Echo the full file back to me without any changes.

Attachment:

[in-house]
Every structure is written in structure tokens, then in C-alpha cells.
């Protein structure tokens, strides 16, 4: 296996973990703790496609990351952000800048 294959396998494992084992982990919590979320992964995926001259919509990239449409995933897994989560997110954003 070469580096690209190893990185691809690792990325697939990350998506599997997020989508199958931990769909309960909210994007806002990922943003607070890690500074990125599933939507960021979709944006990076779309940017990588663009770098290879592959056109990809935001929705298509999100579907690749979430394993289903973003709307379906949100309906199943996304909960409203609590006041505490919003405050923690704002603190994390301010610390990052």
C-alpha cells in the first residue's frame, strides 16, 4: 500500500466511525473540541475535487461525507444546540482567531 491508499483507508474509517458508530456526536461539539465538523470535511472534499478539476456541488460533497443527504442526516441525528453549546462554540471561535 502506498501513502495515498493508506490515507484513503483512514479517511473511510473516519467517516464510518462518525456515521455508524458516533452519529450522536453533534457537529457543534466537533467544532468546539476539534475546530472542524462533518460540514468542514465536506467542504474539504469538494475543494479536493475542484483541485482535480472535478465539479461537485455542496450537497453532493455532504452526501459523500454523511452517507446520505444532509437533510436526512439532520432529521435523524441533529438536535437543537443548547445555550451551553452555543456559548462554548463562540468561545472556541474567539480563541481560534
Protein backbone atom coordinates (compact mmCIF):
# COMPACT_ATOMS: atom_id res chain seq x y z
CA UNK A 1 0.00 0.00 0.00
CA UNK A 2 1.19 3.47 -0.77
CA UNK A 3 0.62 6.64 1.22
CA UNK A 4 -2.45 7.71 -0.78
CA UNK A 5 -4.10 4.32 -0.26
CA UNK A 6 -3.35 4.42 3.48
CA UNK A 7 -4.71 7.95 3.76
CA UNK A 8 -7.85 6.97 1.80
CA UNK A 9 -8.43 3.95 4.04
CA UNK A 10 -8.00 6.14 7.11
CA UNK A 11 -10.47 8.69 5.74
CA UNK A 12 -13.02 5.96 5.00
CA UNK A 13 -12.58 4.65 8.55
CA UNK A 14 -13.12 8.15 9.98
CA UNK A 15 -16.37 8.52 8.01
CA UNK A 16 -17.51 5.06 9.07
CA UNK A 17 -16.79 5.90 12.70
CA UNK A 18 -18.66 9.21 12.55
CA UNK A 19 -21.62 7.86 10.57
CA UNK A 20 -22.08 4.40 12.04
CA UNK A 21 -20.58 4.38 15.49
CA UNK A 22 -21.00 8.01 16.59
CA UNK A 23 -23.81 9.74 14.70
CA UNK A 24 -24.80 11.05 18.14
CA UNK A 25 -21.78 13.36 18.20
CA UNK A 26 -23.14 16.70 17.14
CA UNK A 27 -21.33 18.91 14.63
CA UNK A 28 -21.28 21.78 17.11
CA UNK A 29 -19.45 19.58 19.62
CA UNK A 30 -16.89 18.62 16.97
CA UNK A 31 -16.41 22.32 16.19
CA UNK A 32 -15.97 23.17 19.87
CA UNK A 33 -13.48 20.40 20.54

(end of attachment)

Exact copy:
[in-house]
Every structure is written in structure tokens, then in C-alpha cells.
């Protein structure tokens, strides 16, 4: 296996973990703790496609990351952000800048 294959396998494992084992982990919590979320992964995926001259919509990239449409995933897994989560997110954003 070469580096690209190893990185691809690792990325697939990350998506599997997020989508199958931990769909309960909210994007806002990922943003607070890690500074990125599933939507960021979709944006990076779309940017990588663009770098290879592959056109990809935001929705298509999100579907690749979430394993289903973003709307379906949100309906199943996304909960409203609590006041505490919003405050923690704002603190994390301010610390990052």
C-alpha cells in the first residue's frame, strides 16, 4: 500500500466511525473540541475535487461525507444546540482567531 491508499483507508474509517458508530456526536461539539465538523470535511472534499478539476456541488460533497443527504442526516441525528453549546462554540471561535 502506498501513502495515498493508506490515507484513503483512514479517511473511510473516519467517516464510518462518525456515521455508524458516533452519529450522536453533534457537529457543534466537533467544532468546539476539534475546530472542524462533518460540514468542514465536506467542504474539504469538494475543494479536493475542484483541485482535480472535478465539479461537485455542496450537497453532493455532504452526501459523500454523511452517507446520505444532509437533510436526512439532520432529521435523524441533529438536535437543537443548547445555550451551553452555543456559548462554548463562540468561545472556541474567539480563541481560534
Protein backbone atom coordinates (compact mmCIF):
# COMPACT_ATOMS: atom_id res chain seq x y z
CA UNK A 1 0.00 0.00 0.00
CA UNK A 2 1.19 3.47 -0.77
CA UNK A 3 0.62 6.64 1.22
CA UNK A 4 -2.45 7.71 -0.78
CA UNK A 5 -4.10 4.32 -0.26
CA UNK A 6 -3.35 4.42 3.48
CA UNK A 7 -4.71 7.95 3.76
CA UNK A 8 -7.85 6.97 1.80
CA UNK A 9 -8.43 3.95 4.04
CA UNK A 10 -8.00 6.14 7.11
CA UNK A 11 -10.47 8.69 5.74
CA UNK A 12 -13.02 5.96 5.00
CA UNK A 13 -12.58 4.65 8.55
CA UNK A 14 -13.12 8.15 9.98
CA UNK A 15 -16.37 8.52 8.01
CA UNK A 16 -17.51 5.06 9.07
CA UNK A 17 -16.79 5.90 12.70
CA UNK A 18 -18.66 9.21 12.55
CA UNK A 19 -21.62 7.86 10.57
CA UNK A 20 -22.08 4.40 12.04
CA UNK A 21 -20.58 4.38 15.49
CA UNK A 22 -21.00 8.01 16.59
CA UNK A 23 -23.81 9.74 14.70
CA UNK A 24 -24.80 11.05 18.14
CA UNK A 25 -21.78 13.36 18.20
CA UNK A 26 -23.14 16.70 17.14
CA UNK A 27 -21.33 18.91 14.63
CA UNK A 28 -21.28 21.78 17.11
CA UNK A 29 -19.45 19.58 19.62
CA UNK A 30 -16.89 18.62 16.97
CA UNK A 31 -16.41 22.32 16.19
CA UNK A 32 -15.97 23.17 19.87
CA UNK A 33 -13.48 20.40 20.54